Over the past century (102 years to be exact), 4-H has garnered a reputation as one of the largest youth organizations in the country - predominantly in rural communities. Although the original club was formed in Roland, Manitoba in 1913, Saskatchewan put the program on the map by spearheading the first livestock clubs in Dubuc, Colgate, and Tantallon in 1917. John G. Rayner facilitated Saskatchewan’s adoption and face-lift of the program with the philosophy that the youth was the primary focus and the project work came secondary.
Although the project work encompassed by 4-H is ever-evolving, the basic principle, as demonstrated by the title of the program, is indefinite. The origin of the title is best detailed by the official program pledge:
My head to clearer thinking,
My heart to greater loyalty,
My hands to larger service,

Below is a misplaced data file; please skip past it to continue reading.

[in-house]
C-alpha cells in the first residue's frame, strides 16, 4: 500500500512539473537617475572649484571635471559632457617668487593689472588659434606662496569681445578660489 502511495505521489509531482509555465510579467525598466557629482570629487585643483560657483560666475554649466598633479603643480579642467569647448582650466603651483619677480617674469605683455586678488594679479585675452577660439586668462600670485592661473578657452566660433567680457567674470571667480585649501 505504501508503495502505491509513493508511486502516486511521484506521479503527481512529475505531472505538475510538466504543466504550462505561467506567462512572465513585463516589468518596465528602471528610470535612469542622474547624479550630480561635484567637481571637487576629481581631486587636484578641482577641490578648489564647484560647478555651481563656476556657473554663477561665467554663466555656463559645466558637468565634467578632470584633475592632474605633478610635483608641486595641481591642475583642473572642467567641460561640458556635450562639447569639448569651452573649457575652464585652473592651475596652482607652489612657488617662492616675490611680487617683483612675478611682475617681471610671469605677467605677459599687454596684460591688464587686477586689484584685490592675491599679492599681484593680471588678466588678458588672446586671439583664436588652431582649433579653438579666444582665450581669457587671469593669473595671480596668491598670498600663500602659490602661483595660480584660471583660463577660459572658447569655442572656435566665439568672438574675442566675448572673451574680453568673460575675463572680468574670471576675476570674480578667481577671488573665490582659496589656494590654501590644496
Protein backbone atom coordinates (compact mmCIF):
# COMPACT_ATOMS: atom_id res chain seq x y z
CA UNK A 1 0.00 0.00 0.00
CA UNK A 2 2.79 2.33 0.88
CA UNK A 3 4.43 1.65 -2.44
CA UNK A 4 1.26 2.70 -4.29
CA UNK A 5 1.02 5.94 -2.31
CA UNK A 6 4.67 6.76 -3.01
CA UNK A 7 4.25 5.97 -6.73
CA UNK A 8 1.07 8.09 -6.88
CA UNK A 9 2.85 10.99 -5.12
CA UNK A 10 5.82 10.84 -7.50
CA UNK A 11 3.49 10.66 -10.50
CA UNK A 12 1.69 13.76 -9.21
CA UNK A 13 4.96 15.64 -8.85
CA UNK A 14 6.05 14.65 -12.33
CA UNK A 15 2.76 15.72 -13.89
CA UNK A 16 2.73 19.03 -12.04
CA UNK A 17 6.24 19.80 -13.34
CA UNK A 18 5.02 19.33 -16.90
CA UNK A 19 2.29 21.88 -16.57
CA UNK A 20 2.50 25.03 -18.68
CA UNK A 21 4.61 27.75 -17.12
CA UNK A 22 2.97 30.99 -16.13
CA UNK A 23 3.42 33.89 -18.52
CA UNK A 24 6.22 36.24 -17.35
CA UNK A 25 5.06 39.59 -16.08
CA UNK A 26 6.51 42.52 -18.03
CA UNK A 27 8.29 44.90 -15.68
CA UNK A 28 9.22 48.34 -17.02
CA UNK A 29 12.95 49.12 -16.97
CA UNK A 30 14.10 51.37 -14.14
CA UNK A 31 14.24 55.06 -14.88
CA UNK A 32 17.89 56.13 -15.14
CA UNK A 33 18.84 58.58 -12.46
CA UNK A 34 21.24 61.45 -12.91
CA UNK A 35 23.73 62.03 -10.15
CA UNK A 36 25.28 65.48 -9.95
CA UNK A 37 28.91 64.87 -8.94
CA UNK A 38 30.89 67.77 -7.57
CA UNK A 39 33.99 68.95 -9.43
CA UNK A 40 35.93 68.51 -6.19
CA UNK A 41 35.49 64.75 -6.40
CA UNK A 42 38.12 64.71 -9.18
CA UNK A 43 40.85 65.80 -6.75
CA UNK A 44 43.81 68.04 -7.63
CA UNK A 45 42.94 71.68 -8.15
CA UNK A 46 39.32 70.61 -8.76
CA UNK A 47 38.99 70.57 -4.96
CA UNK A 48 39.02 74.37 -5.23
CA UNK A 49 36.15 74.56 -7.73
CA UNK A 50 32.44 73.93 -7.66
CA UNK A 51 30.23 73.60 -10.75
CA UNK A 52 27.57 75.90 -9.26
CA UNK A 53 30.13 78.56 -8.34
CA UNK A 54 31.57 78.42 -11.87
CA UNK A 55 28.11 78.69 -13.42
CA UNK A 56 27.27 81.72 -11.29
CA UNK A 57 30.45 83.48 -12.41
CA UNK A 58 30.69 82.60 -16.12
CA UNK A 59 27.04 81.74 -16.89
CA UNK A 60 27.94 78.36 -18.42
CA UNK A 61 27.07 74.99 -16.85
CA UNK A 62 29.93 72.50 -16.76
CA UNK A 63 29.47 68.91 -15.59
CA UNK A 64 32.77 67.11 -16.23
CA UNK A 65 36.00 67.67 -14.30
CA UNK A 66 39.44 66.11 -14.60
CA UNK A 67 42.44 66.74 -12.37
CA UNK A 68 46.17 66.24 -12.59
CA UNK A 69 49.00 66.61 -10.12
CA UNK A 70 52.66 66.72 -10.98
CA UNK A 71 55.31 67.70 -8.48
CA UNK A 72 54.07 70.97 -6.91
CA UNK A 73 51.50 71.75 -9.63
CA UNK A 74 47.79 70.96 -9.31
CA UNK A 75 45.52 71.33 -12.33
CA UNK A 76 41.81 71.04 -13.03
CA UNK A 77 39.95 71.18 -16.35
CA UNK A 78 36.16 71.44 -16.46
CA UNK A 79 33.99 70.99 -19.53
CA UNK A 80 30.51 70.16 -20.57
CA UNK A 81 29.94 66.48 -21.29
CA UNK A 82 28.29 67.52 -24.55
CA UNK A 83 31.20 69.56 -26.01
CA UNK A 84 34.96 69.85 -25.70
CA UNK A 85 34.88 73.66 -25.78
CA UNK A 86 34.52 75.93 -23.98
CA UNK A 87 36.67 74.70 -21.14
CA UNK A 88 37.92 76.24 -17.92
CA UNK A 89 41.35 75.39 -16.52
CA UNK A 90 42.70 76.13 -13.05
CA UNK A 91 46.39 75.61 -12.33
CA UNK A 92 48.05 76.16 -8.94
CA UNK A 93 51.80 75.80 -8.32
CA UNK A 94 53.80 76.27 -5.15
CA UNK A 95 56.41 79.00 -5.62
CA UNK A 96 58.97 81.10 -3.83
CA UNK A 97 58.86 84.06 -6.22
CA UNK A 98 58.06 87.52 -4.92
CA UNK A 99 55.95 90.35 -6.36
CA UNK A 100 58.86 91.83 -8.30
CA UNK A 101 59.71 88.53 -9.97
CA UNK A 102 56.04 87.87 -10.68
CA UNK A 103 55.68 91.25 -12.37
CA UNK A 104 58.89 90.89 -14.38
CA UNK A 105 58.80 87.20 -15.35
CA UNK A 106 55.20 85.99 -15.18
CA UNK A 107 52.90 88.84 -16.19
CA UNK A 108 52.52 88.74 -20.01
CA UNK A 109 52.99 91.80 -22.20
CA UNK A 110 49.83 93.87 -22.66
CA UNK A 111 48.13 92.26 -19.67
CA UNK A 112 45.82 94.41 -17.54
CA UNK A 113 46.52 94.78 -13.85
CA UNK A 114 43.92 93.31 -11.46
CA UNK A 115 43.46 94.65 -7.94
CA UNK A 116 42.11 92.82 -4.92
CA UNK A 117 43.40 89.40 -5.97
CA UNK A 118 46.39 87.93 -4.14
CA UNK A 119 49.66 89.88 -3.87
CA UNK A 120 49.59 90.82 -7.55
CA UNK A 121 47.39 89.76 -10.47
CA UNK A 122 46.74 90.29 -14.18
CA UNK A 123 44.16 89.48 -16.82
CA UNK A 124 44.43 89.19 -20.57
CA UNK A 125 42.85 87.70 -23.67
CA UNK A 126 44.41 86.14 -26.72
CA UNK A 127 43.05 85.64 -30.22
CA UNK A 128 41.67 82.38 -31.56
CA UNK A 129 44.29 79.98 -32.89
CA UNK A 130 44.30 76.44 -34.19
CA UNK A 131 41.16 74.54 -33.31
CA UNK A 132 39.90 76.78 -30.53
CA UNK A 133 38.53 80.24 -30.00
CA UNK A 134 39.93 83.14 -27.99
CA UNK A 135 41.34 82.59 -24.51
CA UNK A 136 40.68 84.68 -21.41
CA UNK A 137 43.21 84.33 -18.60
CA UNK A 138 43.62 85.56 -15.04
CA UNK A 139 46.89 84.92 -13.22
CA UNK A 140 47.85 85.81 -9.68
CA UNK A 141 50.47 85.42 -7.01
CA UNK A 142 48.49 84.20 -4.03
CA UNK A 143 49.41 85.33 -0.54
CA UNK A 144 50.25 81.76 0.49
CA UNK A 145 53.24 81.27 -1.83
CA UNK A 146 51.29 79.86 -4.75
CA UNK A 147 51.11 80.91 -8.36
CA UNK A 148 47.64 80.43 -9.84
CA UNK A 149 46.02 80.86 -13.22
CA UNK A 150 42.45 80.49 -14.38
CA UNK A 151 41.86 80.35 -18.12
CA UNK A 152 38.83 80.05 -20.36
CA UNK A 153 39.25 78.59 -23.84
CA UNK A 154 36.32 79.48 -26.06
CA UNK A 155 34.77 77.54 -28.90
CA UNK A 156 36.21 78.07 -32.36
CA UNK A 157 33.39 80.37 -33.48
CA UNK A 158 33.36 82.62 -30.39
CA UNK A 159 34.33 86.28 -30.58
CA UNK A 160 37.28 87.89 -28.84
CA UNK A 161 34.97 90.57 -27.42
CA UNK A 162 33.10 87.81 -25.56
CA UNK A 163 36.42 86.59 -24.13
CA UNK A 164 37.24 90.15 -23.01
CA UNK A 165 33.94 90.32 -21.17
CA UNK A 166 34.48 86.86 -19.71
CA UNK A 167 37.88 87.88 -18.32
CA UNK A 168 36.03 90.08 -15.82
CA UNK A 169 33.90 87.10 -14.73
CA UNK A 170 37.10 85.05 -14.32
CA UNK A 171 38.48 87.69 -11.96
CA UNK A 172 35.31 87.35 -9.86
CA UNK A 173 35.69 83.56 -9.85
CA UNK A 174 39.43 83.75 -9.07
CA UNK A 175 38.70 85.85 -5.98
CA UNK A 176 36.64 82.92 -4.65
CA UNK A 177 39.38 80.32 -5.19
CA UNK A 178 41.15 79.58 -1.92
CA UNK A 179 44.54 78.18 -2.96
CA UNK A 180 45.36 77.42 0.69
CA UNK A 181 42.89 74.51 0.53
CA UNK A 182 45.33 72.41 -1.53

My health to better living,
For my club, my community,
my country, and my world."
Despite the reality that 4-H lends itself predominantly to agriculture (more specifically to their cattle program commonly referred to as: “beef”), it’s not limited to those confines. There are many facets of 4-H that have evolved to include archery, wood-working and public speaking. Saskatchewan is, in fact, the only province that offers curling as an activity within 4-H. The current 4-H mantra is "Learn to do by Doing"
Watch the below video where I chat with Levi and Jana Rumpel from Craven about their experience growing up in a 4-H household.